Gardner v. Cafepress, Inc., 2014 WL 794216 (S.D. Cal. Feb. 26, 2014).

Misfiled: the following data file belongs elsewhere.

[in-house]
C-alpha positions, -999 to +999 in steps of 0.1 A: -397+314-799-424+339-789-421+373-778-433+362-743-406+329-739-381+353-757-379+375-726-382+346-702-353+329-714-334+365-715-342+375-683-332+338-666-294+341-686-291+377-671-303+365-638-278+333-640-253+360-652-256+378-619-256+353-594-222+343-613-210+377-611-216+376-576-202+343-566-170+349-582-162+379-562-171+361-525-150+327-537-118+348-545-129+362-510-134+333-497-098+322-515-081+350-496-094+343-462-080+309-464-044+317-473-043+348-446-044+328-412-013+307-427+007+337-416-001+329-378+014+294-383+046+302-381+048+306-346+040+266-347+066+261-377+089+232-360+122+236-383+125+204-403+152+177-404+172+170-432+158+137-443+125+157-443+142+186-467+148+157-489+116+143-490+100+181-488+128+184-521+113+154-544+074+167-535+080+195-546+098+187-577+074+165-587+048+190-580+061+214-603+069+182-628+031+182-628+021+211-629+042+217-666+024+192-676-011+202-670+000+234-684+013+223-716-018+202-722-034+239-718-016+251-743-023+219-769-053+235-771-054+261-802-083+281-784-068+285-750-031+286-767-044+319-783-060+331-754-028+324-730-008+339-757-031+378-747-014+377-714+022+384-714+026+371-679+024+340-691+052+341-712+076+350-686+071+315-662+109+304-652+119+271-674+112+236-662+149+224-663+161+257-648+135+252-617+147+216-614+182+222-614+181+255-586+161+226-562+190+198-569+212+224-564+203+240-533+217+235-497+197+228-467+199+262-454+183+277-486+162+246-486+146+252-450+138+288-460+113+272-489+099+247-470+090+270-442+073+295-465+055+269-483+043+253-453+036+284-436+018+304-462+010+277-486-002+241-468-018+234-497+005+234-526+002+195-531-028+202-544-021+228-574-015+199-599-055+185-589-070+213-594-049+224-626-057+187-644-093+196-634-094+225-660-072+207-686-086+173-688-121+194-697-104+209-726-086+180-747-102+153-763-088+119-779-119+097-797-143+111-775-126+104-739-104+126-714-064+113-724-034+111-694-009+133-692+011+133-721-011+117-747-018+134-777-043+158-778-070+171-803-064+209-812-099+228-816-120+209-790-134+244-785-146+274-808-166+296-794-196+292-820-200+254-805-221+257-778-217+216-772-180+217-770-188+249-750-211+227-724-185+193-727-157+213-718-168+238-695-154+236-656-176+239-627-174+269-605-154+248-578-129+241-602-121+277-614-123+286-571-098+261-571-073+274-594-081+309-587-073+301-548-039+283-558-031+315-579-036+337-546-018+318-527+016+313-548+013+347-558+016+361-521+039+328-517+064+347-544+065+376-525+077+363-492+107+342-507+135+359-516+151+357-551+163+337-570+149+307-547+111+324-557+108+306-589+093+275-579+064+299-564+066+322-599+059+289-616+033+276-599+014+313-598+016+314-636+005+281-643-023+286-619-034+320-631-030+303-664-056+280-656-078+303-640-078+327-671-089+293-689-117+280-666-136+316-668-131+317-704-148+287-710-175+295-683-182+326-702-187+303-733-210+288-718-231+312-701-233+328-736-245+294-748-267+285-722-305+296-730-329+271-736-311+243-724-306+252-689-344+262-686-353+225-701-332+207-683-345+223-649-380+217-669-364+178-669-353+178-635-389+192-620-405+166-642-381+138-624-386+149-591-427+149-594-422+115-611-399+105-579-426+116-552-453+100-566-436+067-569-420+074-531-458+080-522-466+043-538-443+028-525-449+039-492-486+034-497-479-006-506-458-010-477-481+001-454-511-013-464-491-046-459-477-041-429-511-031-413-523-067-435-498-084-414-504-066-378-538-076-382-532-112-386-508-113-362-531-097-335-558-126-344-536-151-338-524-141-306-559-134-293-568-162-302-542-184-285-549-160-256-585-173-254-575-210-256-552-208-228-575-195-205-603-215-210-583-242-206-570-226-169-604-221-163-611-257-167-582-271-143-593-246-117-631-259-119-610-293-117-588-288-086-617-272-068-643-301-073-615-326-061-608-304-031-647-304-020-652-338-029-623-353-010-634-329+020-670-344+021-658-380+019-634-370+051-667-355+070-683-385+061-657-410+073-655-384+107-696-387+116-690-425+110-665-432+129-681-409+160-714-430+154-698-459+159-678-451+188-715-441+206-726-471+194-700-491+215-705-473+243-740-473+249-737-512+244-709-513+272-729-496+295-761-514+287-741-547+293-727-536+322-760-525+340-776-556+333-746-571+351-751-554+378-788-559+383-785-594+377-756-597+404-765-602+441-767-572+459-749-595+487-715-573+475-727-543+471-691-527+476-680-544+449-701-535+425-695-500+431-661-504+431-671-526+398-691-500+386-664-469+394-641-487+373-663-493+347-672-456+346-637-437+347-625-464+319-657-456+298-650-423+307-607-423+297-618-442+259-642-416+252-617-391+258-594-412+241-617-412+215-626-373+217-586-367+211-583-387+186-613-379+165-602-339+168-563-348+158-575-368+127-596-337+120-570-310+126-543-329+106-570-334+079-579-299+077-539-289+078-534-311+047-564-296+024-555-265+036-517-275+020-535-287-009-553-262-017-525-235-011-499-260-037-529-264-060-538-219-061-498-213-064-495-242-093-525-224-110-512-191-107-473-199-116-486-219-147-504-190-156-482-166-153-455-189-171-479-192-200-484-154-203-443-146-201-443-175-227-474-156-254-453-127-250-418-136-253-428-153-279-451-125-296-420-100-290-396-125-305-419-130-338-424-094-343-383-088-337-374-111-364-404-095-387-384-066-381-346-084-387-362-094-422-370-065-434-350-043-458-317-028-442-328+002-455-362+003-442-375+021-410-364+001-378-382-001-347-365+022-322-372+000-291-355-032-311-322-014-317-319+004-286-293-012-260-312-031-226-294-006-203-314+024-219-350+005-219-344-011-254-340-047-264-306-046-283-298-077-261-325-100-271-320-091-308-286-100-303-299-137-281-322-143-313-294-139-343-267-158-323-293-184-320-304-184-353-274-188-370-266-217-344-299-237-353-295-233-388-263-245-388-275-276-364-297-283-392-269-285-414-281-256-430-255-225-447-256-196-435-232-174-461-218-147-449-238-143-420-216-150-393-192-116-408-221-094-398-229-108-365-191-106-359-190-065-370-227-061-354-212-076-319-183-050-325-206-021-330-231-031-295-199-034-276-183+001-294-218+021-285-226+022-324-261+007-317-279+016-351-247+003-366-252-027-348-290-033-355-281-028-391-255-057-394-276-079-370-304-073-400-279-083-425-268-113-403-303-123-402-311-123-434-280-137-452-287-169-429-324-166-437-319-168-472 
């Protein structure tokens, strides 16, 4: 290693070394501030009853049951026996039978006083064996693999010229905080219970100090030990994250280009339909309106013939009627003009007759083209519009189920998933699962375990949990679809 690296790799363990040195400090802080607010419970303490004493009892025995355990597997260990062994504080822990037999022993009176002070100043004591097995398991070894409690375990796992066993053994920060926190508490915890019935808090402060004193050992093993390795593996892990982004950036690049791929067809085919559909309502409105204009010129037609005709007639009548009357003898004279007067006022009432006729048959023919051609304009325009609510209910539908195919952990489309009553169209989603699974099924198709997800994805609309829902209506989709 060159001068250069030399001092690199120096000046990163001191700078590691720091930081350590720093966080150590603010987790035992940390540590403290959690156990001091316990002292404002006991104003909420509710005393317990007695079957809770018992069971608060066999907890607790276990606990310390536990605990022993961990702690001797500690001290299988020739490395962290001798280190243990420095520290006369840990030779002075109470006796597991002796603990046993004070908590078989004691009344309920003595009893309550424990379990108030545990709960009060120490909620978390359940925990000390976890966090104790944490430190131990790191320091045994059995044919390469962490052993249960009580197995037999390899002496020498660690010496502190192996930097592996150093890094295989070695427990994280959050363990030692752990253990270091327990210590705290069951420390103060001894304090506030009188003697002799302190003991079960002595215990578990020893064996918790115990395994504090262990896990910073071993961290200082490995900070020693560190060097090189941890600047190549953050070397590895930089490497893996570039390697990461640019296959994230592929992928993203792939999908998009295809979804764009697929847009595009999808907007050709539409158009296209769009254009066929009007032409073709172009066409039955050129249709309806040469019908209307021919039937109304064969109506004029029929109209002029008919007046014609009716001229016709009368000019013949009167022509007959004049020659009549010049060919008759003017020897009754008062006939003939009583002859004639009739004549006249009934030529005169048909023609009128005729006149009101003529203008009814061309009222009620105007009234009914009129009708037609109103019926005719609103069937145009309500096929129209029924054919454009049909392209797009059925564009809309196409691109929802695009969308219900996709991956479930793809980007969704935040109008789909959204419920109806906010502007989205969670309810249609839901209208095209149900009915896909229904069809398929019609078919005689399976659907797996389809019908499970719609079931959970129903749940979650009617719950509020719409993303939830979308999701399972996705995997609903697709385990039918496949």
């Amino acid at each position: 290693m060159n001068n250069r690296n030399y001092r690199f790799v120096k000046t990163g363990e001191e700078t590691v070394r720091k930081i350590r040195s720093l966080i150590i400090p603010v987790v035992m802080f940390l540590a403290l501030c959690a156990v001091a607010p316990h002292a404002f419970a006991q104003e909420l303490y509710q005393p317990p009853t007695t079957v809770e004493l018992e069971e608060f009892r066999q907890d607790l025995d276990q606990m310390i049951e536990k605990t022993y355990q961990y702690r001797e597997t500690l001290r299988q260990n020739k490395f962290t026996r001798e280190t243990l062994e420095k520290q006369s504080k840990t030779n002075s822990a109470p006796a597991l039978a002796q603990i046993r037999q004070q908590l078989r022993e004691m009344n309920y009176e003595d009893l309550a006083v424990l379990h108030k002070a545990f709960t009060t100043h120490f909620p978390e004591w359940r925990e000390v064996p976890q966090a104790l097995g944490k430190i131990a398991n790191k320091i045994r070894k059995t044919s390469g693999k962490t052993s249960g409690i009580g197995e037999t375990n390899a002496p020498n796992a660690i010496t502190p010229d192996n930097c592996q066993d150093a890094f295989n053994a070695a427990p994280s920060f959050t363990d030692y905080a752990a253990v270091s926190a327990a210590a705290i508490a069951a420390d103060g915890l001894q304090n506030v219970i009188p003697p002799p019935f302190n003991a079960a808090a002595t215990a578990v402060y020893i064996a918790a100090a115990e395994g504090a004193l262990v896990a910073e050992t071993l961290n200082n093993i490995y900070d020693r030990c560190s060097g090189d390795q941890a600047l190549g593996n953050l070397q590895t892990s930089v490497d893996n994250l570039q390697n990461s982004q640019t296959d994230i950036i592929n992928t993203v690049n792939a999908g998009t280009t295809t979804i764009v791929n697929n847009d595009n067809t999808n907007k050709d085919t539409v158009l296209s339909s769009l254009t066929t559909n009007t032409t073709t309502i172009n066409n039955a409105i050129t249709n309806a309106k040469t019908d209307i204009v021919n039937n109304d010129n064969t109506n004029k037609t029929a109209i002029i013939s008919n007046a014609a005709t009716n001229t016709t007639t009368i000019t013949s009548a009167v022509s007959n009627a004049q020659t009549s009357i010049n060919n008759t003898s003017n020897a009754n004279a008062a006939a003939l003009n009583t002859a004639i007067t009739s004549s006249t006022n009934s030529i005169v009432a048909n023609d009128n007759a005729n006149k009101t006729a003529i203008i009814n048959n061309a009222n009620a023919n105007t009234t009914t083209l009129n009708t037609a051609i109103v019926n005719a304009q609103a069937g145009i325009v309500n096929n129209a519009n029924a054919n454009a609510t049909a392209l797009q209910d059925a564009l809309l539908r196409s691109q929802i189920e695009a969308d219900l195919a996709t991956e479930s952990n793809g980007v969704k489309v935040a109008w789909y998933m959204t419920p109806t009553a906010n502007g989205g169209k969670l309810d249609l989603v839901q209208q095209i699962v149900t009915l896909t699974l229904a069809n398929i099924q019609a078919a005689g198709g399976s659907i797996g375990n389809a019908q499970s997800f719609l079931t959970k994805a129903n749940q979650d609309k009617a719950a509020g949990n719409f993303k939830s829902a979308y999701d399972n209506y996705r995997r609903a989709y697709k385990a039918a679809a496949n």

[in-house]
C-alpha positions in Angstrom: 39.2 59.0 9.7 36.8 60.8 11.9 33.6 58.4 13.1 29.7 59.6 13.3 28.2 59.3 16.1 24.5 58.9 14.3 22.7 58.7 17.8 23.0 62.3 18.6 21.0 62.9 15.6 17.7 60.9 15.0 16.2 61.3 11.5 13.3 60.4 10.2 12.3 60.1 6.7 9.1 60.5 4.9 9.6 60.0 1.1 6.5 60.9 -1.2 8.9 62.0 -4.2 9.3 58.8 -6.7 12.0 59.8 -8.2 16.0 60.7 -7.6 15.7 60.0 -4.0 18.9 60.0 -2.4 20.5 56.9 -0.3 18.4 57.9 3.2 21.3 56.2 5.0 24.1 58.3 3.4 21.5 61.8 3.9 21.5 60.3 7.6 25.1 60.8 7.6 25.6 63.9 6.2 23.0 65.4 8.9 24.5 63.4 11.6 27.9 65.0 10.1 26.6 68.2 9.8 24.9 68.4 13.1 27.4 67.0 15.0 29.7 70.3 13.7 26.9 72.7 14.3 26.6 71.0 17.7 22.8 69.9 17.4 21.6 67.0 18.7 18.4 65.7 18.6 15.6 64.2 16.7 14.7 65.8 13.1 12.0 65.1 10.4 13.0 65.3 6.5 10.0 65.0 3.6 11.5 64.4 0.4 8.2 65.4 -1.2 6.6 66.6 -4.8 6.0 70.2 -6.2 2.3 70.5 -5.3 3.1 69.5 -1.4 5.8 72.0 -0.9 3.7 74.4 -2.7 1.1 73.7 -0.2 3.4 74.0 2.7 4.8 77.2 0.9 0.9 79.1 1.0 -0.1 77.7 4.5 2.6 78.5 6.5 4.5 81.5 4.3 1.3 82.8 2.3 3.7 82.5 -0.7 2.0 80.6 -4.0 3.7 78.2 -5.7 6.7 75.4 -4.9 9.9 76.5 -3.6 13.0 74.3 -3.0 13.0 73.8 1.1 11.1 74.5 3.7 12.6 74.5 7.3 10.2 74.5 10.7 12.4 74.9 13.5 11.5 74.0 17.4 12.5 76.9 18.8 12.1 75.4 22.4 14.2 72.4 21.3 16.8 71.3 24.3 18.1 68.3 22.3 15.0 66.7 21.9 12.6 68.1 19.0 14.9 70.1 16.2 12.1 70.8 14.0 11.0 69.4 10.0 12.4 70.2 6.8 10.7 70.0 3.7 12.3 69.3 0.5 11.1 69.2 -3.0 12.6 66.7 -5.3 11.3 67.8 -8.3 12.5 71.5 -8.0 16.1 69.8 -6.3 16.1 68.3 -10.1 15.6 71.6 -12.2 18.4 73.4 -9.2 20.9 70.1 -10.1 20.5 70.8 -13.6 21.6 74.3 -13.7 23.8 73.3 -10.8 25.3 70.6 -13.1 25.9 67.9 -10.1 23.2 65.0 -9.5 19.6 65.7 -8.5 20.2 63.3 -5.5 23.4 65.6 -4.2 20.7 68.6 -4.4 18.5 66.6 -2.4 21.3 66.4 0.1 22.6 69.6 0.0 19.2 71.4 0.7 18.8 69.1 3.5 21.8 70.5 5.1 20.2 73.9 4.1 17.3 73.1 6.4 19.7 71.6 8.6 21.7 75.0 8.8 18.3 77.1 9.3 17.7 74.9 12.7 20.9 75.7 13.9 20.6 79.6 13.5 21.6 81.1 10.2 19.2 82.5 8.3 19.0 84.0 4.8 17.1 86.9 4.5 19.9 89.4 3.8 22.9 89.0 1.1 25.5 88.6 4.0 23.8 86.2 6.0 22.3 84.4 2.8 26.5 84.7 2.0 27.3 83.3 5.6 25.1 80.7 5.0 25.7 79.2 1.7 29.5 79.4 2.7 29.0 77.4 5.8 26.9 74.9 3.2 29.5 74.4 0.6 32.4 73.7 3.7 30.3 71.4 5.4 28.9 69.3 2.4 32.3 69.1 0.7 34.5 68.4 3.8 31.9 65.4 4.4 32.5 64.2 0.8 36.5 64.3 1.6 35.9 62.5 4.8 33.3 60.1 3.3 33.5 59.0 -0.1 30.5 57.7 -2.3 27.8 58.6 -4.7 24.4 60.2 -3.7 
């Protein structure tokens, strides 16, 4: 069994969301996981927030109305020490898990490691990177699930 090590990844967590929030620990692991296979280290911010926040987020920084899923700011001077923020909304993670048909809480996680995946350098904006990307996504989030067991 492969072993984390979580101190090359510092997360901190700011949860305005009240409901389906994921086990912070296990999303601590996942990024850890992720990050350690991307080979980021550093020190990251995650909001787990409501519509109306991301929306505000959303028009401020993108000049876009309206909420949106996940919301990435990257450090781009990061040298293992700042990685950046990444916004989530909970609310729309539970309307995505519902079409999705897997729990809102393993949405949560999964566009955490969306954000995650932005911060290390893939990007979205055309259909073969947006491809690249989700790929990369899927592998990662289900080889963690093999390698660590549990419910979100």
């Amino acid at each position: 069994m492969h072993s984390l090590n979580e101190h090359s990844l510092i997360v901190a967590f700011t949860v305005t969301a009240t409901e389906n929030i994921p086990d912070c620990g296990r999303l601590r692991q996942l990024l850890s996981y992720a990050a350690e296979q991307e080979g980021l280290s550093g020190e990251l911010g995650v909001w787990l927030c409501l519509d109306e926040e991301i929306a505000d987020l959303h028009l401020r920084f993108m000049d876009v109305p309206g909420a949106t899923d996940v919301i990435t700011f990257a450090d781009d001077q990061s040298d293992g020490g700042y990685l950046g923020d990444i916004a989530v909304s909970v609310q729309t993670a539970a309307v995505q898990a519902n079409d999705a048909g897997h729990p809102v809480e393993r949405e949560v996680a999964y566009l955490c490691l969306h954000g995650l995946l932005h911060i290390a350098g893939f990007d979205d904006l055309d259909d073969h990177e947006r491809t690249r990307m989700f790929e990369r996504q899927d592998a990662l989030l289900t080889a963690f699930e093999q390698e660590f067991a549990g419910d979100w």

In this copyright case, the plaintiff alleged that the defendant infringed on the plaintiff’s copyrights to an image and sought the seizure and/or destruction of all products infringing on the copyright, along with damages, attorney fees, and costs. The defendant filed a motion for summary judgment under the safe harbor set forth in 17 U.S.C. § 512(k), which protects internet service providers from copyright infringement liability under certain circumstances. The plaintiff contended that the defendant interfered with the “standard technical measures” clause of the safe harbor law---used by copyright owners to protect copyrighted works---and thus failed to meet the requirements of safe harbor because metadata regarding the image’s copyright information was deleted when uploaded to the defendant’s website. The court agreed and concluded that the defendant was not entitled to summary judgment based on the safe harbor defense.